They first hoped to nab Sinatra at the Arizona State Fair in October 1963; however, the plan fell through. Their next failed attempt happened in early November, when they’d hoped to grab him at the Ambassador Hotel in Los Angeles. Next, they tried on November 22, 1963; however, President John F. Kennedy was assassinated, causing Sinatra Jr.’s shows to be canceled.

So, on December 8, 1963, the men drove to snowy Lake Tahoe with no money in their pockets and an ill-conceived plan.

A Plan in Action

Ten minutes after Sinatra was shoved into the back of the Impala, the trumpet player escaped his binds and alerted their road manager, who promptly informed the police and soon had more than 100 cops and dozens of FBI agents swarming in search of Sinatra Jr.

Sinatra Sr., who heard the news while filming “Robin and the 7 Hoods” with Dean Martin, Sammy Davis Jr., and Bing Crosby, rushed to Nevada and set up headquarters at the Mapes Hotel in downtown Reno.

The kidnappers had no idea how to contact Sinatra Sr. They asked his son for his phone number, and junior refused. Keenan heard on the radio, however, where Sinatra Sr. was staying in Reno. They made a call in.

The kidnappers placed their first call to Sinatra Sr. 23 hours after the abduction. Sinatra offered $1 million, in a press conference, for the safe return of his son, but all the kidnappers wanted was $240,000. On December 11, an FBI agent made a drop of $240,000 in a bag between two school buses at a gas station on Sunset Boulevard in Los Angeles.

Keenan nabbed the cash (while being filmed by authorities) and went with Amsler to their hideout. Irwin, however, was not there. Nor was Sinatra Jr. Irwin had gotten spooked and drove junior to the Mulholland Drive overpass, where he freed him. Sinatra Jr. walked to nearby Bel Air and asked a security guard for help. He was taken to his mother’s house. Sinatra Sr. was there (as were the press having heard the news that junior was safe).


An Ephemeral Triumph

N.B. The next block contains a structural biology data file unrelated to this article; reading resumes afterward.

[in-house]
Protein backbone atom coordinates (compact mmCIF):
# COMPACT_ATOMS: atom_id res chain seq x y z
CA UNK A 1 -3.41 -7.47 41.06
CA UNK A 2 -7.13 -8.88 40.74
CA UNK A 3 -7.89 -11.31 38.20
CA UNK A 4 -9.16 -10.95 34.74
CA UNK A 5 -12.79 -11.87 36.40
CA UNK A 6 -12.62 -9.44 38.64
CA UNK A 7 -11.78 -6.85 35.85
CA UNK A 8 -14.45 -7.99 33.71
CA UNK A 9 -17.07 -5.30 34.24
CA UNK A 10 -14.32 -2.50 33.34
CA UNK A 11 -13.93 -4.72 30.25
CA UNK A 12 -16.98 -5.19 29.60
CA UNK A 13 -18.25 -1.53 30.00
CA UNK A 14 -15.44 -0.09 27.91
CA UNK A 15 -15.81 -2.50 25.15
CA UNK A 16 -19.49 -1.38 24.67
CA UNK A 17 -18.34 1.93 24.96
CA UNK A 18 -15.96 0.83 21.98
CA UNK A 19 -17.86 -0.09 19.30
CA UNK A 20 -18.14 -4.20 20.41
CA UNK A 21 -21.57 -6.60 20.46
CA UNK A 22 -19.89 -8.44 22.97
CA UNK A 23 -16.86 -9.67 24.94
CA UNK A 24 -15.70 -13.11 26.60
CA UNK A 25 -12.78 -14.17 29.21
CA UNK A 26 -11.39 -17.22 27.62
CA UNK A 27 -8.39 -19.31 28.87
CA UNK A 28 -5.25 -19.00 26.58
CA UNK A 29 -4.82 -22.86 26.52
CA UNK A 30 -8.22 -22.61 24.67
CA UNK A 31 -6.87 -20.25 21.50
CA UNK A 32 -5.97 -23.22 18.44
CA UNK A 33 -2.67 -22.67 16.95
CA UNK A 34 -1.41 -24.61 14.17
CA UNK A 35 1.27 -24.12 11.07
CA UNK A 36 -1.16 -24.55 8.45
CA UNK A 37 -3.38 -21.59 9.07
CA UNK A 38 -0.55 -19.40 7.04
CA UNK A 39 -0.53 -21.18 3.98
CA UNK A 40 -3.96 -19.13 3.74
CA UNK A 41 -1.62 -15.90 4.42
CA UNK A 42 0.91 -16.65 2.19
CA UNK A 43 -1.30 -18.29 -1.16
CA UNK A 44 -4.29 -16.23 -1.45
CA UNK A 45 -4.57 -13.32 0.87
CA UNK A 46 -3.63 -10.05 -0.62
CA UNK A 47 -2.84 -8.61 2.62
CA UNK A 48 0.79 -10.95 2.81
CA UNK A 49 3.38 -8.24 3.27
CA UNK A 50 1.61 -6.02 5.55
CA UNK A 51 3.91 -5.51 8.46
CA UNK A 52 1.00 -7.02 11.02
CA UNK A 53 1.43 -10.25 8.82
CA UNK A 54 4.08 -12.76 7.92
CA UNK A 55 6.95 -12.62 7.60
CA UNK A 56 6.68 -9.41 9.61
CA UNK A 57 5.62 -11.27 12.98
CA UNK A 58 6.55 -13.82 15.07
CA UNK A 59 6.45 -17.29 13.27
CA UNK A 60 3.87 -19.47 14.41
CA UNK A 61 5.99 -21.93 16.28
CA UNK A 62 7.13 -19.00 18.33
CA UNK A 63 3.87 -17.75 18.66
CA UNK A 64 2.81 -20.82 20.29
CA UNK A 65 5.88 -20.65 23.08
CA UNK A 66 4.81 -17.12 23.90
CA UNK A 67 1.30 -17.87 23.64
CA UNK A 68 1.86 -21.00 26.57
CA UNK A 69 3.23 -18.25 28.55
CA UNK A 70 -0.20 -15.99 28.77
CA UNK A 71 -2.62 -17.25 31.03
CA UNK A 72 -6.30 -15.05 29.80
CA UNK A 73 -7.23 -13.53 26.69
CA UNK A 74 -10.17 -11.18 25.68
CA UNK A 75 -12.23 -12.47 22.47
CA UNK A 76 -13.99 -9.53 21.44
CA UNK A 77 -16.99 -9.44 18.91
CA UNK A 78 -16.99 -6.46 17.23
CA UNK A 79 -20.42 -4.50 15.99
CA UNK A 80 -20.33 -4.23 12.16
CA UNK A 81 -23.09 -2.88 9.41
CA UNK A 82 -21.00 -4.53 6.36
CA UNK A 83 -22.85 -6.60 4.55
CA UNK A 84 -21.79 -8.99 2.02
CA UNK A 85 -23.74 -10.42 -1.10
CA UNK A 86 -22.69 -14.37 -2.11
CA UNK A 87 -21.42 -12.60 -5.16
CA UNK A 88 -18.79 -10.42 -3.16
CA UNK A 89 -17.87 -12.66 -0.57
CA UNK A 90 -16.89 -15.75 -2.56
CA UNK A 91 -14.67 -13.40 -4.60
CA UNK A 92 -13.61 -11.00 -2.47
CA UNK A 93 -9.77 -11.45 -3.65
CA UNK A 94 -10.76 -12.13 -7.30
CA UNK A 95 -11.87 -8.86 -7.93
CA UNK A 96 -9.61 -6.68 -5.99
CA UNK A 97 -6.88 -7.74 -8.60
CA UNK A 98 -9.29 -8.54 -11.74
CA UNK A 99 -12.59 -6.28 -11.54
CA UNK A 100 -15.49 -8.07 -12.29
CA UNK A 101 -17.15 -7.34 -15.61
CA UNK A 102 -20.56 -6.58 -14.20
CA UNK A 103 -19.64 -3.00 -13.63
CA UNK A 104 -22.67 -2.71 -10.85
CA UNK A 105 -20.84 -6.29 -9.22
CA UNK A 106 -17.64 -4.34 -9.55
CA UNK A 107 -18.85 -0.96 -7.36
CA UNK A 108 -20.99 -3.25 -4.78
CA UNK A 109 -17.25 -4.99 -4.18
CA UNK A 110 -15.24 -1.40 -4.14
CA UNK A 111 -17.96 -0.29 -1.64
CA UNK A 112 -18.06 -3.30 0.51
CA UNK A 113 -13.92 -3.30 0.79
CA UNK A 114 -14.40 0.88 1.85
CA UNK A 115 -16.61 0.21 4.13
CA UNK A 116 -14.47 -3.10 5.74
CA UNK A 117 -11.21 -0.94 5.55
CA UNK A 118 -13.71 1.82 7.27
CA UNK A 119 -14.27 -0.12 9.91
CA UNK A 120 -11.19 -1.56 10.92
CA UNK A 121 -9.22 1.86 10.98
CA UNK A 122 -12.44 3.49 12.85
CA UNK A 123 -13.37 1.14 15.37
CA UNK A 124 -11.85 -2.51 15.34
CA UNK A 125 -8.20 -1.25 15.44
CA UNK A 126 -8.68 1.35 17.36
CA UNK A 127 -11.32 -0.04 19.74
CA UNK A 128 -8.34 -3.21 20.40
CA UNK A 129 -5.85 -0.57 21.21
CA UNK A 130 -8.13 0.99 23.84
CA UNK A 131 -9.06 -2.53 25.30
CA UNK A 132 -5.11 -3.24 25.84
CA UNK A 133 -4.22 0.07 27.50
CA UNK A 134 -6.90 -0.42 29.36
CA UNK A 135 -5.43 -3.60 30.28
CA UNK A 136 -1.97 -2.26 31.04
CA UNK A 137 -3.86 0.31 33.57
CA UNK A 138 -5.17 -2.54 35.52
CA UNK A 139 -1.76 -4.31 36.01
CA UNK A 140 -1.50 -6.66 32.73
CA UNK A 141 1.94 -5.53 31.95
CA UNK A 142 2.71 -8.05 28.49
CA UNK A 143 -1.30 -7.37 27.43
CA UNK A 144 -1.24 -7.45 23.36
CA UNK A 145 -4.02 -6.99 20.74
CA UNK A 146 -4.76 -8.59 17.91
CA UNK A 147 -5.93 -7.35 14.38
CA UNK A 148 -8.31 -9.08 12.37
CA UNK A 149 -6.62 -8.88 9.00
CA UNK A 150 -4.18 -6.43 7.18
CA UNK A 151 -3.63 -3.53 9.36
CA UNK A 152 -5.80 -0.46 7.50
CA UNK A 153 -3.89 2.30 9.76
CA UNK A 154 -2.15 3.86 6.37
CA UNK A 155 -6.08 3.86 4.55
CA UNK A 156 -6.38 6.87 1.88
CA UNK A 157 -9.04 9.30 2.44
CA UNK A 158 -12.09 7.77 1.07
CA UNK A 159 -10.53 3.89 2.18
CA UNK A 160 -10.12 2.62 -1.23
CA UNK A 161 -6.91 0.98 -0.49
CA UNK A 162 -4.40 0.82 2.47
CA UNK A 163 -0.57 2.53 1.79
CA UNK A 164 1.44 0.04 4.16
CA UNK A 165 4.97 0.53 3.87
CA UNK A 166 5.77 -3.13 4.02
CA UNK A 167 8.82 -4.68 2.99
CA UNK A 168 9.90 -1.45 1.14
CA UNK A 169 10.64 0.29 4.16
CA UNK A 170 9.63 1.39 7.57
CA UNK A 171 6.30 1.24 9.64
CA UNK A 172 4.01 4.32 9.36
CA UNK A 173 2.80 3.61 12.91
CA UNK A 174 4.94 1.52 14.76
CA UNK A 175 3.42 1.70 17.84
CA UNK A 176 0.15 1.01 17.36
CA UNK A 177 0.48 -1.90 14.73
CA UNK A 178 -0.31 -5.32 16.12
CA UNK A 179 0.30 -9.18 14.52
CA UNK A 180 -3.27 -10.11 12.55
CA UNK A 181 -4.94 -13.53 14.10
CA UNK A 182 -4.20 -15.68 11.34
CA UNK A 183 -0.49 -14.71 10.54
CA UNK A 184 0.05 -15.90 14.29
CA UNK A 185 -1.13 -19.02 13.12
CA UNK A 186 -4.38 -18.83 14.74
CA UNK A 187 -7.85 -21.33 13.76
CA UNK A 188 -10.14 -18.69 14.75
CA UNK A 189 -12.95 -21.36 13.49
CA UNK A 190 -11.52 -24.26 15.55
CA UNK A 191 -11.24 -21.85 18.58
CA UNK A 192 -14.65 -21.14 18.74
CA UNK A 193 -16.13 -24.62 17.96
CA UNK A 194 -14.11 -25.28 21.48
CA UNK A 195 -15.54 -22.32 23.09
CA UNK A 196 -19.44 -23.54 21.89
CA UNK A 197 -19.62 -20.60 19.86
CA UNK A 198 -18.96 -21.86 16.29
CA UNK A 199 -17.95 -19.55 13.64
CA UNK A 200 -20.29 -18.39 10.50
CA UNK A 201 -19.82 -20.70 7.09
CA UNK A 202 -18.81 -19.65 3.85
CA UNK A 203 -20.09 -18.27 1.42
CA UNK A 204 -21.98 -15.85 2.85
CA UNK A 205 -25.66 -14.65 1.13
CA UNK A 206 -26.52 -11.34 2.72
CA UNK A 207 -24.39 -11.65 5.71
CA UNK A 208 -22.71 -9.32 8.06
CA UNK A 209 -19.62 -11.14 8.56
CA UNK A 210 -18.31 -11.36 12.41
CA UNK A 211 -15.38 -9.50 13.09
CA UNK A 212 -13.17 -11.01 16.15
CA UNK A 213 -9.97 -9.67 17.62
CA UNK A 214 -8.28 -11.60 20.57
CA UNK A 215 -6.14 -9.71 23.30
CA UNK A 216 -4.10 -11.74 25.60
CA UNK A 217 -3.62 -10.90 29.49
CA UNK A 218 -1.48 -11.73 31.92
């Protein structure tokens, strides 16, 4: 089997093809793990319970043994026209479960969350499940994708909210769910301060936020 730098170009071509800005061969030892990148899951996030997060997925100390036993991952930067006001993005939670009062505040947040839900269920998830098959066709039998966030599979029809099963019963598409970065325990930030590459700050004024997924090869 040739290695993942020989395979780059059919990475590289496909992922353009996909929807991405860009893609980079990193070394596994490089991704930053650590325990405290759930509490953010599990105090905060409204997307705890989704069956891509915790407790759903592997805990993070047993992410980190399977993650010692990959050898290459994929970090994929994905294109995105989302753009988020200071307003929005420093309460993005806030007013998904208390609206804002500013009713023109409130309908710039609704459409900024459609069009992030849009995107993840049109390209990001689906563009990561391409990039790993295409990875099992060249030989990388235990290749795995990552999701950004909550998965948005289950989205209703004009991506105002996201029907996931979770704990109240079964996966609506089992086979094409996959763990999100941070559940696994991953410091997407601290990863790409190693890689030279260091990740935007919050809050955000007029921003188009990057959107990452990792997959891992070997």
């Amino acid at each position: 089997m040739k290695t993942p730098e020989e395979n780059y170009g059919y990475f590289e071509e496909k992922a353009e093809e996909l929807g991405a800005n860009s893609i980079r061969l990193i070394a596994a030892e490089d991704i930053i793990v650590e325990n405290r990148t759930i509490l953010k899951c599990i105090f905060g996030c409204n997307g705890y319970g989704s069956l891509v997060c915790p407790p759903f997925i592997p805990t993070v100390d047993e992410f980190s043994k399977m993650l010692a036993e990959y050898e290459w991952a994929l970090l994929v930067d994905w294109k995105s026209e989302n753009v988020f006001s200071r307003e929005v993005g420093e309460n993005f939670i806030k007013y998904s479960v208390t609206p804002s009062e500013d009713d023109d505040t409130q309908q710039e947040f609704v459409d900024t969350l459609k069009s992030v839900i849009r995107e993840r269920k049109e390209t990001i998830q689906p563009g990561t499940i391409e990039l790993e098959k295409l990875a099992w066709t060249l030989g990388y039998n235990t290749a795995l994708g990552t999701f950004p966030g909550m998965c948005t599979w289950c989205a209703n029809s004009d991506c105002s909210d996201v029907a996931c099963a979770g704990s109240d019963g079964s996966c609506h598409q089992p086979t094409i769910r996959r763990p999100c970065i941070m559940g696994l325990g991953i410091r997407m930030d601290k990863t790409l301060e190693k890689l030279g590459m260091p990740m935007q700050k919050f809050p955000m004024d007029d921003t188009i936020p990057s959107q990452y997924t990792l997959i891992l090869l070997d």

The kidnappers reveled in their newfound wealth. They spread it out, danced on it, lit cigarettes with it, and threw wads of bills at each other; they were rich! They did this while authorities, such as J. Edgar Hoover, his agents, and law enforcement, closed in.

The victory was short-lived. Irwin bragged soon after to his brother that he was in on the kidnapping. The brother called the police, Irwin was arrested, and he quickly ratted out Keenan and Amsler. They, too, were quickly arrested. Of all the loot, they spent a total of $6,114 of it, most for a furniture set Keenan bought to impress his ex-wife.

The three were in a courtroom two months later. The defense lawyer, Gladys Towles Root, was their representative. She made the audacious claim that the kidnapping was planned by Sinatra Jr. himself as a way to boost his career. Of course, she had no evidence of this, but nevertheless grilled both Sinatras on the bench about their involvement in the kidnapping.

Her argument failed, the three were convicted, and Keenan and Amsler were sentenced to life plus 75 years. Irwin was to be sent to jail for 16 years. However, after some legal wrangling and maneuvers, Amsler and Irwin were released from prison three and a half years later; Keenan four and a half years later.

After prison, Keenan became the millionaire he always wanted to be through sound real-estate investments. Still alive, he’s busy at work on a book about the kidnapping. Amsler had a brief career in show business, and in 2006 died of liver failure. Sinatra Jr. still performs. He’s set for a performance in Palm Desert, California in February 2014.